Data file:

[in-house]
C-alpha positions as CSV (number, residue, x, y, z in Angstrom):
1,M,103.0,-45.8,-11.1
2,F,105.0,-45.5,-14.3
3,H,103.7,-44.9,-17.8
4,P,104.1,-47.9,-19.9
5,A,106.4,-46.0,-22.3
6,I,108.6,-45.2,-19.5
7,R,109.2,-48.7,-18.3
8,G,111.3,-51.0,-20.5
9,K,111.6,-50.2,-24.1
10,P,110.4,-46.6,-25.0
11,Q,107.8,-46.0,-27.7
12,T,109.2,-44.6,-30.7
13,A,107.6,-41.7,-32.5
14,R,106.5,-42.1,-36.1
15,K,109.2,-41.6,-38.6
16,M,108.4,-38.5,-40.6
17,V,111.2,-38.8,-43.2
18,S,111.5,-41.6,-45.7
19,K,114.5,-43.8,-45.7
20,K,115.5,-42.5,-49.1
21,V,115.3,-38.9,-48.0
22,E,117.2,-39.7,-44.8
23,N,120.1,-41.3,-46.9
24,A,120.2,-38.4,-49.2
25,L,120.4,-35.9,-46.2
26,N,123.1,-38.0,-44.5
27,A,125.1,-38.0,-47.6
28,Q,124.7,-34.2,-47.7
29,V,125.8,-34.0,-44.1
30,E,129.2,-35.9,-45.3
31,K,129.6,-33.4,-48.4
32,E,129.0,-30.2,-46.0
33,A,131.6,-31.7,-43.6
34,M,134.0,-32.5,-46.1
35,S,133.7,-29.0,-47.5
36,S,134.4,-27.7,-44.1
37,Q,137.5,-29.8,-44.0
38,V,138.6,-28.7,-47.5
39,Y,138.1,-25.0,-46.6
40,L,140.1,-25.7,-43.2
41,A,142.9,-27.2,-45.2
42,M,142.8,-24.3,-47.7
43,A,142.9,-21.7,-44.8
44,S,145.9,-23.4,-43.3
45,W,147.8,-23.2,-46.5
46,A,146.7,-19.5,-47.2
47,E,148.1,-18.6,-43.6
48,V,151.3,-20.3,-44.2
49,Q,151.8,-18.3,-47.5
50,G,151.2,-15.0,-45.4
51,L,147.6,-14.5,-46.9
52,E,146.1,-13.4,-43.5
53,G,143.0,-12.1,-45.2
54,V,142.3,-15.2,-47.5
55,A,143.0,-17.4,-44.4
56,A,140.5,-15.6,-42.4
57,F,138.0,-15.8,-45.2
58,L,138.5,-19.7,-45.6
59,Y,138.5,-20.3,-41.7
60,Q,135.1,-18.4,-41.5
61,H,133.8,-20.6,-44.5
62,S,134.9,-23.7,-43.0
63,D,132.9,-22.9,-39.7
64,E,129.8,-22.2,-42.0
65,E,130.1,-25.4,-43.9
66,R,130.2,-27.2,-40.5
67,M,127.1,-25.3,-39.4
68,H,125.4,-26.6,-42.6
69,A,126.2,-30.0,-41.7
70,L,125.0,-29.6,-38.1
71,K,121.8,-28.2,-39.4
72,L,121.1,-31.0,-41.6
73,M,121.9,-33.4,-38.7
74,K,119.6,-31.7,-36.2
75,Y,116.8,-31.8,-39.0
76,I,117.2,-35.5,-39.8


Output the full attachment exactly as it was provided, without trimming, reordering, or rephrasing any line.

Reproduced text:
[in-house]
C-alpha positions as CSV (number, residue, x, y, z in Angstrom):
1,M,103.0,-45.8,-11.1
2,F,105.0,-45.5,-14.3
3,H,103.7,-44.9,-17.8
4,P,104.1,-47.9,-19.9
5,A,106.4,-46.0,-22.3
6,I,108.6,-45.2,-19.5
7,R,109.2,-48.7,-18.3
8,G,111.3,-51.0,-20.5
9,K,111.6,-50.2,-24.1
10,P,110.4,-46.6,-25.0
11,Q,107.8,-46.0,-27.7
12,T,109.2,-44.6,-30.7
13,A,107.6,-41.7,-32.5
14,R,106.5,-42.1,-36.1
15,K,109.2,-41.6,-38.6
16,M,108.4,-38.5,-40.6
17,V,111.2,-38.8,-43.2
18,S,111.5,-41.6,-45.7
19,K,114.5,-43.8,-45.7
20,K,115.5,-42.5,-49.1
21,V,115.3,-38.9,-48.0
22,E,117.2,-39.7,-44.8
23,N,120.1,-41.3,-46.9
24,A,120.2,-38.4,-49.2
25,L,120.4,-35.9,-46.2
26,N,123.1,-38.0,-44.5
27,A,125.1,-38.0,-47.6
28,Q,124.7,-34.2,-47.7
29,V,125.8,-34.0,-44.1
30,E,129.2,-35.9,-45.3
31,K,129.6,-33.4,-48.4
32,E,129.0,-30.2,-46.0
33,A,131.6,-31.7,-43.6
34,M,134.0,-32.5,-46.1
35,S,133.7,-29.0,-47.5
36,S,134.4,-27.7,-44.1
37,Q,137.5,-29.8,-44.0
38,V,138.6,-28.7,-47.5
39,Y,138.1,-25.0,-46.6
40,L,140.1,-25.7,-43.2
41,A,142.9,-27.2,-45.2
42,M,142.8,-24.3,-47.7
43,A,142.9,-21.7,-44.8
44,S,145.9,-23.4,-43.3
45,W,147.8,-23.2,-46.5
46,A,146.7,-19.5,-47.2
47,E,148.1,-18.6,-43.6
48,V,151.3,-20.3,-44.2
49,Q,151.8,-18.3,-47.5
50,G,151.2,-15.0,-45.4
51,L,147.6,-14.5,-46.9
52,E,146.1,-13.4,-43.5
53,G,143.0,-12.1,-45.2
54,V,142.3,-15.2,-47.5
55,A,143.0,-17.4,-44.4
56,A,140.5,-15.6,-42.4
57,F,138.0,-15.8,-45.2
58,L,138.5,-19.7,-45.6
59,Y,138.5,-20.3,-41.7
60,Q,135.1,-18.4,-41.5
61,H,133.8,-20.6,-44.5
62,S,134.9,-23.7,-43.0
63,D,132.9,-22.9,-39.7
64,E,129.8,-22.2,-42.0
65,E,130.1,-25.4,-43.9
66,R,130.2,-27.2,-40.5
67,M,127.1,-25.3,-39.4
68,H,125.4,-26.6,-42.6
69,A,126.2,-30.0,-41.7
70,L,125.0,-29.6,-38.1
71,K,121.8,-28.2,-39.4
72,L,121.1,-31.0,-41.6
73,M,121.9,-33.4,-38.7
74,K,119.6,-31.7,-36.2
75,Y,116.8,-31.8,-39.0
76,I,117.2,-35.5,-39.8